You bought into mobile email - what have you got to show for it?
Have mobiles increased productivity?
Mobile Clinic Our mobile clinic returns today, this time looking to get some clarity on whether or not we really have become more efficient since the advent of the mobile phone, and if we have, by how much, and why. As before our panel of experts provide their opinion, something which you can do to via the comment forms at the bottom of the article.
What are the main components of a business case for justifying investment in mobile access email and other business systems? - Cost Benefit Analysis.
Dale Vile, Research Director, Freeform Dynamics Ltd
This is a question I have been investigating through primary research since 2001, and over the years, the various studies I have been involved in have probably gathered feedback from upwards of 15,000 IT and business professionals on this topic. And still, the question of how to justify investments in mobile technology keeps coming up. Why? Because it remains notoriously difficult to construct tangible business cases for many types of mobile solutions based on classic financial return on investment (ROI) modelling alone.
To illustrate the challenge, imagine how you would go about retrospectively cost justifying your investment in normal everyday email today. The level of visibility, reach and immediacy of communications offered by email are pretty much essential for the majority of businesses to operate effectively, yet try turning that into a tangible value you can put a number on.
It's the same problem with mobile solutions aimed at professionals – managers, sales people, consultants and the like. Cost justifying the provision of a BlackBerry or Windows Mobile device, or even a data card to enable connectivity from a notebook PC, can be extremely difficult. Sure, you can make assumptions about number of minutes of lost productivity recovered in a day as people use previously "dead" time between meetings or in transit to do useful things on their mobile devices, and I've seen some great Excel models and analyst reports that do this very nicely. While there is nothing wrong with such an approach, however, I do think there is a danger of missing the point.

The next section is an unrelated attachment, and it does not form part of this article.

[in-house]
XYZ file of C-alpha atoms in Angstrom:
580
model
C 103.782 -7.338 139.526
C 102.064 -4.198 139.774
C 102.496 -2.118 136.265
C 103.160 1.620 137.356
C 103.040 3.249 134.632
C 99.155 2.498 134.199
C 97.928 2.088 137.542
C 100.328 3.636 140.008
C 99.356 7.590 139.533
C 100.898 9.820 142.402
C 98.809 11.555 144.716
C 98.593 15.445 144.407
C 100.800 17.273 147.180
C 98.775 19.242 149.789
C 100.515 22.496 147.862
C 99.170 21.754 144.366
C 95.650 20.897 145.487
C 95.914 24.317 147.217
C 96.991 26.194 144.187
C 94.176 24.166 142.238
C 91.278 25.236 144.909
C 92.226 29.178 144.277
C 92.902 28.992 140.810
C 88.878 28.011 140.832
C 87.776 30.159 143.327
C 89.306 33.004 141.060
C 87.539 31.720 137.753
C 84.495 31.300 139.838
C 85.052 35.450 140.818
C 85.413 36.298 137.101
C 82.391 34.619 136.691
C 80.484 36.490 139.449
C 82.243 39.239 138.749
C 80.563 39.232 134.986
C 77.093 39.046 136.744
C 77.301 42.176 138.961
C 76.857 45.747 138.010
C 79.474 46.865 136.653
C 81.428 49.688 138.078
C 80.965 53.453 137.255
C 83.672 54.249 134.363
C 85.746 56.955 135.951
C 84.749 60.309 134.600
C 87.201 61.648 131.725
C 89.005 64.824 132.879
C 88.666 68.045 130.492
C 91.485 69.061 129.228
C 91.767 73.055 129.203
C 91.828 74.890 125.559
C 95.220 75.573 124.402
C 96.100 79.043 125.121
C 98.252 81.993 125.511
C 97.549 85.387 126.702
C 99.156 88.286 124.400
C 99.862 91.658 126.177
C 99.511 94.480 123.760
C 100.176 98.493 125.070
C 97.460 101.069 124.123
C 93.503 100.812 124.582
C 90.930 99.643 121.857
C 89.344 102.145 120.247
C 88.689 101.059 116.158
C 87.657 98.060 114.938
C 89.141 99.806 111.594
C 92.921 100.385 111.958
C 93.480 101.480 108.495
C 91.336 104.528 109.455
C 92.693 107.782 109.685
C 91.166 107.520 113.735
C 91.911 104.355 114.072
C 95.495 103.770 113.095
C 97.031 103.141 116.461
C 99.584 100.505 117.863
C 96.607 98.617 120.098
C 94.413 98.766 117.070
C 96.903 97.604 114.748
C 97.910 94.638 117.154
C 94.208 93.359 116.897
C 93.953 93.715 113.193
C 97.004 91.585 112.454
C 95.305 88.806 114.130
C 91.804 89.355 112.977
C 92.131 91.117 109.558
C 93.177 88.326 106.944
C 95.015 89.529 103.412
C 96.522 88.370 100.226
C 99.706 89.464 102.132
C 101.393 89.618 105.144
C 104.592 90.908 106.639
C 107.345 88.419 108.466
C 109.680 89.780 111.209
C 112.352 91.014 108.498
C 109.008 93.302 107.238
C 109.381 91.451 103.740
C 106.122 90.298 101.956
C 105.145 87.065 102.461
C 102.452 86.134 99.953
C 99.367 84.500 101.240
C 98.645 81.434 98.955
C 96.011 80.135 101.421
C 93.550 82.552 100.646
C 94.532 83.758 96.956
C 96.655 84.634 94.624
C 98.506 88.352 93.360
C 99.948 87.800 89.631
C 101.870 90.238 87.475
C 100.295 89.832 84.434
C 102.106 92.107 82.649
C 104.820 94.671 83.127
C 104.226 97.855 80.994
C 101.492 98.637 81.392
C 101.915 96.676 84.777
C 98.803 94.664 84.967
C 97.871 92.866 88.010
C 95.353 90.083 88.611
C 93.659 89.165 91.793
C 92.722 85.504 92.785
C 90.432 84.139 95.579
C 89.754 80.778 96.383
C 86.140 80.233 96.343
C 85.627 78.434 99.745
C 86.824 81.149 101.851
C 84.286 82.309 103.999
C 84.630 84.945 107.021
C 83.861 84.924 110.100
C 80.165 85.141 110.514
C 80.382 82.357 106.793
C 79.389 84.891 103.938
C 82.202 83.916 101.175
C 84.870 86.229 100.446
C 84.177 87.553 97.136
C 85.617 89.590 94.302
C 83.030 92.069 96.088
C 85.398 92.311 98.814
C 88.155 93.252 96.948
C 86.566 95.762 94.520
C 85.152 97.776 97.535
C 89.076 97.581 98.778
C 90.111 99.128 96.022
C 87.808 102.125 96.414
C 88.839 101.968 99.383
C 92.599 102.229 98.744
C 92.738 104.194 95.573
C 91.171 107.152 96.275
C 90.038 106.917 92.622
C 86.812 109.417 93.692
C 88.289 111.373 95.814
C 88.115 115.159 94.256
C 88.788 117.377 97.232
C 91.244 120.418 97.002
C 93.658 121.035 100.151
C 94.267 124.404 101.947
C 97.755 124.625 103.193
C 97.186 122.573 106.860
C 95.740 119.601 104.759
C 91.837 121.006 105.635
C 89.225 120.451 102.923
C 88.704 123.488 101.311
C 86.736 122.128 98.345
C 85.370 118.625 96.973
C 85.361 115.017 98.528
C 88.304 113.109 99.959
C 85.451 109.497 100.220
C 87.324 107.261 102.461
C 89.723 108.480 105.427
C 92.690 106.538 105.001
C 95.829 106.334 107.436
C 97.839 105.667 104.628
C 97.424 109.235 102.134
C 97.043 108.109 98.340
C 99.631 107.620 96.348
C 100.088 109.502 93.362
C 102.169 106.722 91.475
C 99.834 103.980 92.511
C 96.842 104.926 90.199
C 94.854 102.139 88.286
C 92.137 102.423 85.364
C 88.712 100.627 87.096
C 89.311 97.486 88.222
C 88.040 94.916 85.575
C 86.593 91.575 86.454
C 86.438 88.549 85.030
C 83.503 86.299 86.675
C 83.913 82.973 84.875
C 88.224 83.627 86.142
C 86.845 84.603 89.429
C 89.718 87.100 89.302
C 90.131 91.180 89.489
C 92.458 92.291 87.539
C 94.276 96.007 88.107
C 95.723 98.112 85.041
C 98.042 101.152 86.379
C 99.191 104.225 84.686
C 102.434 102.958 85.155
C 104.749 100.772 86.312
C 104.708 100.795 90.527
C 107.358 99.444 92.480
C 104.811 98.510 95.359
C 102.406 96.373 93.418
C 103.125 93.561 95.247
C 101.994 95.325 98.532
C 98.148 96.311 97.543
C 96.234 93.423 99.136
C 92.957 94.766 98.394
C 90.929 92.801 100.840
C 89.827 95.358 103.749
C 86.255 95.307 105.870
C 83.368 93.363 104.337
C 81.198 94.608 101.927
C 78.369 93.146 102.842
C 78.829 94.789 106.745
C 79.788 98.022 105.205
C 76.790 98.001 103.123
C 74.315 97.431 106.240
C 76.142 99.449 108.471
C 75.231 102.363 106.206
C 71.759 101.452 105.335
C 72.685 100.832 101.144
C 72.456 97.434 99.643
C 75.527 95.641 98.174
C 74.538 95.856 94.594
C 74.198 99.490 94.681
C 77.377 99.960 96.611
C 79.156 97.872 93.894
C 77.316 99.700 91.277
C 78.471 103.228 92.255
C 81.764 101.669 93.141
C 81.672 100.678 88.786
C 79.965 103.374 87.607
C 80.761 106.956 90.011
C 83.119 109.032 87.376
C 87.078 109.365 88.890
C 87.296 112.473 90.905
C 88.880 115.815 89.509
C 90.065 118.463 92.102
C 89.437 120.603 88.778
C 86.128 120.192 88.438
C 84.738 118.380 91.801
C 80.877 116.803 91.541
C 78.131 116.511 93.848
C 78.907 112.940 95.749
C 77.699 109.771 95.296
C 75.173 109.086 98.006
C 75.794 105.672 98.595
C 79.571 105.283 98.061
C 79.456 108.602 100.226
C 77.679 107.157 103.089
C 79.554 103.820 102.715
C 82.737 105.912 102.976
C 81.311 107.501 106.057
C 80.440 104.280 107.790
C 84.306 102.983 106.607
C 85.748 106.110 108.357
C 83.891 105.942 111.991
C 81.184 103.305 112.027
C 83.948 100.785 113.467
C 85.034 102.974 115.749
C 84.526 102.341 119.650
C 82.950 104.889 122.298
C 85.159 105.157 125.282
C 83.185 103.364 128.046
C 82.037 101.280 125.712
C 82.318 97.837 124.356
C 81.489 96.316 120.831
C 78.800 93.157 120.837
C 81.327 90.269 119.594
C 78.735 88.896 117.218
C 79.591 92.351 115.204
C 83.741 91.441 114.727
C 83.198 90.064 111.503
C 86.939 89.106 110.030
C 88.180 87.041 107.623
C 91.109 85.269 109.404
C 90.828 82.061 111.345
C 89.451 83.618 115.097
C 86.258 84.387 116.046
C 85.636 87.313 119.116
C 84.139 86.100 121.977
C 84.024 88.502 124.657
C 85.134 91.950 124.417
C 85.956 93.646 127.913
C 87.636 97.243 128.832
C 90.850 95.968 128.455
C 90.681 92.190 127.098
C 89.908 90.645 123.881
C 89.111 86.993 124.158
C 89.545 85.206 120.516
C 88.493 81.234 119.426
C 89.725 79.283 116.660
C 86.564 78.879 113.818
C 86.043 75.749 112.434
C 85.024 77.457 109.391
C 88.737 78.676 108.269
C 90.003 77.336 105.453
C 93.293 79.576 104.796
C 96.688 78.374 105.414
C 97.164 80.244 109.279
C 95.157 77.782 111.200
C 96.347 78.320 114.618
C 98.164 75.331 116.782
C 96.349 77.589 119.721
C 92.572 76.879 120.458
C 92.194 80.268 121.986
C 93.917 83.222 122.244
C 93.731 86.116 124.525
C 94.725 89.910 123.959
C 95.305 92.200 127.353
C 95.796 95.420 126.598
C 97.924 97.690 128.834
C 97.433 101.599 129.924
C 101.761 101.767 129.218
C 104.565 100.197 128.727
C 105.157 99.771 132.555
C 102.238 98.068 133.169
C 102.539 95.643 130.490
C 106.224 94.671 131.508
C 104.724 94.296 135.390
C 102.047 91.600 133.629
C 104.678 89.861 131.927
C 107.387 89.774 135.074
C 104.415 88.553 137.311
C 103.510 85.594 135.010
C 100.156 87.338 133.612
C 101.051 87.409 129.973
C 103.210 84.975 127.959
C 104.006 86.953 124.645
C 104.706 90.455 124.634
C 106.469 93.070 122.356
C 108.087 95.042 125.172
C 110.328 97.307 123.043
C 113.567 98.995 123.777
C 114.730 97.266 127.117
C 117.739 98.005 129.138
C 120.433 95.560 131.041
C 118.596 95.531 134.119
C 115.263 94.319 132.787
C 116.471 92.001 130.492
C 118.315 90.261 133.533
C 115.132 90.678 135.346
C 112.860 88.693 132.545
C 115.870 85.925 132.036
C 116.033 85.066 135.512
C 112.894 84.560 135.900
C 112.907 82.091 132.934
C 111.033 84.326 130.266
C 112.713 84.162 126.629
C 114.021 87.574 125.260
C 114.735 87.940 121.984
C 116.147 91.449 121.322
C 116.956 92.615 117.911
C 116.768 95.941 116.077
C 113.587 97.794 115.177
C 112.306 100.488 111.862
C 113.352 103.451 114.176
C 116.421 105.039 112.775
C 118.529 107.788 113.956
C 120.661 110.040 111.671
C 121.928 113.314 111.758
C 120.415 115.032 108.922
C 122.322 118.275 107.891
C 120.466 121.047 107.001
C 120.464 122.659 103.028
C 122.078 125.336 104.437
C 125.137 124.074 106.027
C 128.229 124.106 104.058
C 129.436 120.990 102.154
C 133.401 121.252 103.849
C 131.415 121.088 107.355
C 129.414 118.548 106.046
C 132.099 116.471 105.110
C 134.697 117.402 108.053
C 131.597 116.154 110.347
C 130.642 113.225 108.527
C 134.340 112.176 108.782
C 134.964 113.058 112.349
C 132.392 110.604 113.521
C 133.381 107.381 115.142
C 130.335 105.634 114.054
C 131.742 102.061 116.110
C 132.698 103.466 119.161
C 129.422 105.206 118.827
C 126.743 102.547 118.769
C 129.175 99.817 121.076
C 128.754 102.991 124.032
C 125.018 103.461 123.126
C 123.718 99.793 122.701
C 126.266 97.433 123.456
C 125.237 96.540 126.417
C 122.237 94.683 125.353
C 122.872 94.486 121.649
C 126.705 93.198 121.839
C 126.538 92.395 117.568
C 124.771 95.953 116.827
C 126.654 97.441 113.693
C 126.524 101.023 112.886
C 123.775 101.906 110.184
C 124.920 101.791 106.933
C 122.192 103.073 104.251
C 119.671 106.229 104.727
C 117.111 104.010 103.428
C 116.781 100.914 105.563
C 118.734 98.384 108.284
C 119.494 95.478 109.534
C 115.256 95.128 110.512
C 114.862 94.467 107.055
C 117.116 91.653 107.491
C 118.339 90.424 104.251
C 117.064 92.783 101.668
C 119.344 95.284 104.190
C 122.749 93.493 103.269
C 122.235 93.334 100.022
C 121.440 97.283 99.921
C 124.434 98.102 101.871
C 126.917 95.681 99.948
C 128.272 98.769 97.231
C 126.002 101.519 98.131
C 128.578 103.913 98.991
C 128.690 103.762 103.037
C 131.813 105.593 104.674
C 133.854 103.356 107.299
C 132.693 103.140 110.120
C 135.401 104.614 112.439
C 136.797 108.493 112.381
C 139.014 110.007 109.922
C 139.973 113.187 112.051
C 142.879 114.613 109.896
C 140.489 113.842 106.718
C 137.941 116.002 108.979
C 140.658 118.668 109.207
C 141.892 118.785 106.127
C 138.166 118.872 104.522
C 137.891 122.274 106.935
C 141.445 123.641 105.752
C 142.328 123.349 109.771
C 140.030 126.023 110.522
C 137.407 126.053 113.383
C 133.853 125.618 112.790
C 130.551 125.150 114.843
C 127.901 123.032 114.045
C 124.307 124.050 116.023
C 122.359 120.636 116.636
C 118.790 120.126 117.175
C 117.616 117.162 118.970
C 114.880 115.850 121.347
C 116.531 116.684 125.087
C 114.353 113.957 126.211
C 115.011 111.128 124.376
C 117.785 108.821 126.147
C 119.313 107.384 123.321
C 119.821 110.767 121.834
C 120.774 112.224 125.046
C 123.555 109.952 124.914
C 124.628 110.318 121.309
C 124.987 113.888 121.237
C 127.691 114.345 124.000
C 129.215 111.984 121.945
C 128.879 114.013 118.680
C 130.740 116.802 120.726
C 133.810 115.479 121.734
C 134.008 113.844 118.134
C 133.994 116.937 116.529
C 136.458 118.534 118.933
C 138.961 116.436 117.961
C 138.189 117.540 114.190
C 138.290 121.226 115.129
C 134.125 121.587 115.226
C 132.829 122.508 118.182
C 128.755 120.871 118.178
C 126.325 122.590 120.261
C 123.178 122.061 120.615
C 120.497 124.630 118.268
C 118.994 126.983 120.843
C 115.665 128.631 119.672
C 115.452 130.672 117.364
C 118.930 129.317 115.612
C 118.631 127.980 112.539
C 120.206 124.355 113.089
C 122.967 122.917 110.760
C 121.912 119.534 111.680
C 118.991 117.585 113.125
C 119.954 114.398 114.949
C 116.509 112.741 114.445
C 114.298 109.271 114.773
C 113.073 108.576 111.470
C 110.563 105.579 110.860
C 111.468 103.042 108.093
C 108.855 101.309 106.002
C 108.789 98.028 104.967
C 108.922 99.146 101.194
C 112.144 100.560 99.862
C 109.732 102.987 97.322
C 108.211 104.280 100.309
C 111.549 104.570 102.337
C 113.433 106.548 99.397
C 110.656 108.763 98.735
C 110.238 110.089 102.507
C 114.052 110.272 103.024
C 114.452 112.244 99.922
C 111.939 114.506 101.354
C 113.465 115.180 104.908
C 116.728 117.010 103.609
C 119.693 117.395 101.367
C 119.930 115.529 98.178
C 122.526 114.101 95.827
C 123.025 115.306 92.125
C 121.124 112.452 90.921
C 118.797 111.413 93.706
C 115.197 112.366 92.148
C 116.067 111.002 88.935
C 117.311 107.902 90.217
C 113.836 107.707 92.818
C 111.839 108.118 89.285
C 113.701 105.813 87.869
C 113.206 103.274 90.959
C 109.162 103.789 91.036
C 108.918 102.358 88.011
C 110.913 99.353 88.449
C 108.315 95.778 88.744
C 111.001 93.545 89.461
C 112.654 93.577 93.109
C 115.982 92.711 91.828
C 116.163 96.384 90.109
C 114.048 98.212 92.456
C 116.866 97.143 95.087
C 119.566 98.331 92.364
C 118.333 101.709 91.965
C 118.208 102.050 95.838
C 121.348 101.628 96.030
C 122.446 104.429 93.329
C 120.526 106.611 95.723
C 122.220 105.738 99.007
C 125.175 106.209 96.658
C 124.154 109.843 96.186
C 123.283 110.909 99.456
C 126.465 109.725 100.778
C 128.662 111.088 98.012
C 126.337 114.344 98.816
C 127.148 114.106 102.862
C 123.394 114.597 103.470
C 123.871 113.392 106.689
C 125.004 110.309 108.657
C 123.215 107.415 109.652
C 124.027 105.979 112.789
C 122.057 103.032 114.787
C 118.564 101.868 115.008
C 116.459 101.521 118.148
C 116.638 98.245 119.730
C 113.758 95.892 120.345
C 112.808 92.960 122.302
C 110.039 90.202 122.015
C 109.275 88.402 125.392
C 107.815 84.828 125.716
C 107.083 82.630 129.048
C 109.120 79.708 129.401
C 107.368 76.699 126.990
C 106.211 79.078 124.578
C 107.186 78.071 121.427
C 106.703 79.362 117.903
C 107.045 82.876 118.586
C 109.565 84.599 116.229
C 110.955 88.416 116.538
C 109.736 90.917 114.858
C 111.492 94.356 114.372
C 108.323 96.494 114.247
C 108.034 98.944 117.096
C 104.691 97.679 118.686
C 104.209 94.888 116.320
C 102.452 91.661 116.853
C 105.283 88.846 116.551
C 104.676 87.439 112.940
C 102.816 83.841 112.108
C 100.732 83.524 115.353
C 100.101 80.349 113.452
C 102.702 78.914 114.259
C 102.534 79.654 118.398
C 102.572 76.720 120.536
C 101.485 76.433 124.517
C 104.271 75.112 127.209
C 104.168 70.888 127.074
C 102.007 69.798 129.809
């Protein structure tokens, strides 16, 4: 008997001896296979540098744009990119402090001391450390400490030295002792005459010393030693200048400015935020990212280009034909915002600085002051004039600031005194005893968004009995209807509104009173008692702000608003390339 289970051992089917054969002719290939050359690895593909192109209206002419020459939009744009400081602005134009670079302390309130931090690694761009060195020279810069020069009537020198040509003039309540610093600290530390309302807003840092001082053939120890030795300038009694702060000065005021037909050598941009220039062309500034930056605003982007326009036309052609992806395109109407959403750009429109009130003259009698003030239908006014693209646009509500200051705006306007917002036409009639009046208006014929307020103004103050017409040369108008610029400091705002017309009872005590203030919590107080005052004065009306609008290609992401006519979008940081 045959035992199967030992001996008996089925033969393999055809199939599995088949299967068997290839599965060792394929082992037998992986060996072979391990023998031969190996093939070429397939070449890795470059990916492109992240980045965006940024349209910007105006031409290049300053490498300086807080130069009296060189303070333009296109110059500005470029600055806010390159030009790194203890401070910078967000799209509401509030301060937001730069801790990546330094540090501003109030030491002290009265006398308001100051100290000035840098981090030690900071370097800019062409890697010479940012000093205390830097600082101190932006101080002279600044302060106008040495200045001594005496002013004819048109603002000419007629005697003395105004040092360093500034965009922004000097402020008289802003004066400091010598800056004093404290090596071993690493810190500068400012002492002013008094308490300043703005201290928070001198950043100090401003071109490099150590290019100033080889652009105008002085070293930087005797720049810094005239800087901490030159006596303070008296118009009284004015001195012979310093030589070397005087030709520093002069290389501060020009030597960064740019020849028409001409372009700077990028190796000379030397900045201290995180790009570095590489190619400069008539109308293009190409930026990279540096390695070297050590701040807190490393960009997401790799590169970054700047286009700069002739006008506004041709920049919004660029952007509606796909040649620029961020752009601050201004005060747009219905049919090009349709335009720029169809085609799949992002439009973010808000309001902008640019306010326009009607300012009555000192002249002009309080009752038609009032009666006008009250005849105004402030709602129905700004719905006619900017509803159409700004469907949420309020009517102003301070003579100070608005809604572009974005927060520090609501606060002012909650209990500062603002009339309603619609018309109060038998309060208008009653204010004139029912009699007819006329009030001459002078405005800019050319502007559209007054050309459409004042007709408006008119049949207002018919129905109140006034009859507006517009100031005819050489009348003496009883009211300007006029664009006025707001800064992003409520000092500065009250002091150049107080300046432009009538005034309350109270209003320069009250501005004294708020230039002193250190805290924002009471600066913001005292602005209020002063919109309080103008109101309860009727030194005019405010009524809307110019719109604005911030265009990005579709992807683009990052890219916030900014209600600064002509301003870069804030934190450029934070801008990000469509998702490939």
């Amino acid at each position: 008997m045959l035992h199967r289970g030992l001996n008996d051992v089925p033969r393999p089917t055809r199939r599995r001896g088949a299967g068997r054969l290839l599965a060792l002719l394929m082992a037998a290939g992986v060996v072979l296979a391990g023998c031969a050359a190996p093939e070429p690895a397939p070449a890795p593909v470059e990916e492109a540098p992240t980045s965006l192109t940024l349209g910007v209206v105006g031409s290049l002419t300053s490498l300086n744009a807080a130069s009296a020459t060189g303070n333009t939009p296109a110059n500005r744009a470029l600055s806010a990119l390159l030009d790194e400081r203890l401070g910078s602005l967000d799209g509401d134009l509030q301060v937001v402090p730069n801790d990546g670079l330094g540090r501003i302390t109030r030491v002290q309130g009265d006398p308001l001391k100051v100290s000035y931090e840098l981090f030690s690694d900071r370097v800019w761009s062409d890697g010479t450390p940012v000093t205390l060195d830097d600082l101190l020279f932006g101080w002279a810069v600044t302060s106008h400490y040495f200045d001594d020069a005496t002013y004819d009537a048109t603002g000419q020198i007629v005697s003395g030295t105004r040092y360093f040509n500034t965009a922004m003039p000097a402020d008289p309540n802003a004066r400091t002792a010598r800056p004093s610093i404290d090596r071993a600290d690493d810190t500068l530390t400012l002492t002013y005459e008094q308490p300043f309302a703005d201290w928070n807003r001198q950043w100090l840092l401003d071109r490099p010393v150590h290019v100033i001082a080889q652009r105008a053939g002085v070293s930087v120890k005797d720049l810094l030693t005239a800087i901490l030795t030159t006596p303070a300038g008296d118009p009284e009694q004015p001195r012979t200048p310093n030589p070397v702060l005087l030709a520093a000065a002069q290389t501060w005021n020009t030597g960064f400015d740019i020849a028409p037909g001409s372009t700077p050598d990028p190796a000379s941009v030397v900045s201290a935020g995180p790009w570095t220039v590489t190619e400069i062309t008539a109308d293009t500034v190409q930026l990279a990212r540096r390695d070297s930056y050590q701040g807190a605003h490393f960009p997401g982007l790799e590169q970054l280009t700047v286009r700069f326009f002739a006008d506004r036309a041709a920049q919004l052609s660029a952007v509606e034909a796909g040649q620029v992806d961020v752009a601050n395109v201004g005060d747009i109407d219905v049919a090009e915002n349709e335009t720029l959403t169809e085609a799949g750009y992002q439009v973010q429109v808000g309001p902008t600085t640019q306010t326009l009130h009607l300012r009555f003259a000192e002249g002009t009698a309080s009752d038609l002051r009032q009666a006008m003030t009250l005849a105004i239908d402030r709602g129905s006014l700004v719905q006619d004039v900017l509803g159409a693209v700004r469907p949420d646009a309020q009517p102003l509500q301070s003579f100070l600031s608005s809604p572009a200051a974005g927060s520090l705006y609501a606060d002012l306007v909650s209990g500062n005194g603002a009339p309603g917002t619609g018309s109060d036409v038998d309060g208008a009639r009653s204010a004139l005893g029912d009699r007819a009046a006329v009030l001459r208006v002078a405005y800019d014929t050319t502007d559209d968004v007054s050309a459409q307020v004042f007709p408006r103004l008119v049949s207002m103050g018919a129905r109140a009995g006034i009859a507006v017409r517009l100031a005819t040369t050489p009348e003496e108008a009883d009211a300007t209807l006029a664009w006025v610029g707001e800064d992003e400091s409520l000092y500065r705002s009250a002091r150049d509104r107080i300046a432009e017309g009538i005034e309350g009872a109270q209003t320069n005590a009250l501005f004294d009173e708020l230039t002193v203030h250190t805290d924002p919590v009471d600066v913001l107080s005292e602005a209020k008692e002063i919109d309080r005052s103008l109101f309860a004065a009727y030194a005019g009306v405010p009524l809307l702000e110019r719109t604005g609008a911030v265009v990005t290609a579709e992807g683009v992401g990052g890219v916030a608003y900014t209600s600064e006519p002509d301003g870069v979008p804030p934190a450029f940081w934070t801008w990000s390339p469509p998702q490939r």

In our business, for example, we certainly don't justify giving people BlackBerries and data cards on the basis of getting them to work every minute of the day. It is so we can run the business more effectively. We get much better visibility of what's going on and team members can be much more responsive both when supporting each other on activities and decisions, and when dealing with clients, partners, subcontractors and so on. What it basically means is that stuff gets done more quickly and effectively, rather than processes being continuously blocked because people are not available to do a quick review, confirm a decision, or provide a vital snippet of information.
And our research confirms time and time again that that's really the way to think about the value of mobile email and mobile application access for white collar workers – simply greasing the wheels of business processes and decision cycles, and removing artificial delays. As someone said to me a while ago in relation to mobile email – "How do you put a financial value on being able to get to a ‘Yes' more quickly?"
Having said all this, there are some types of mobile solution for which the financial business case can best be described as a "no brainer". Paper and administration intensive field service and logistics operations transformed through the introduction of mobile technology can give rise to ROI periods measured in months. Cost savings come directly from reduced overhead and better control over the way in which resources are allocated and used, leading to better overall resource utilisation. The positive impact on resourcing was, in fact, something that came through strongly in one of our more recent research studies, which also highlights the spin-off benefits of increased customer responsiveness and a general improvement in levels of service delivered.
So, while it is easy to dismiss a lot of mobile technology as being predominantly about providing executive toys and perks, if you look for benefits in the right way, they are there and can be very compelling. It is all about the way you define and assess the level of value.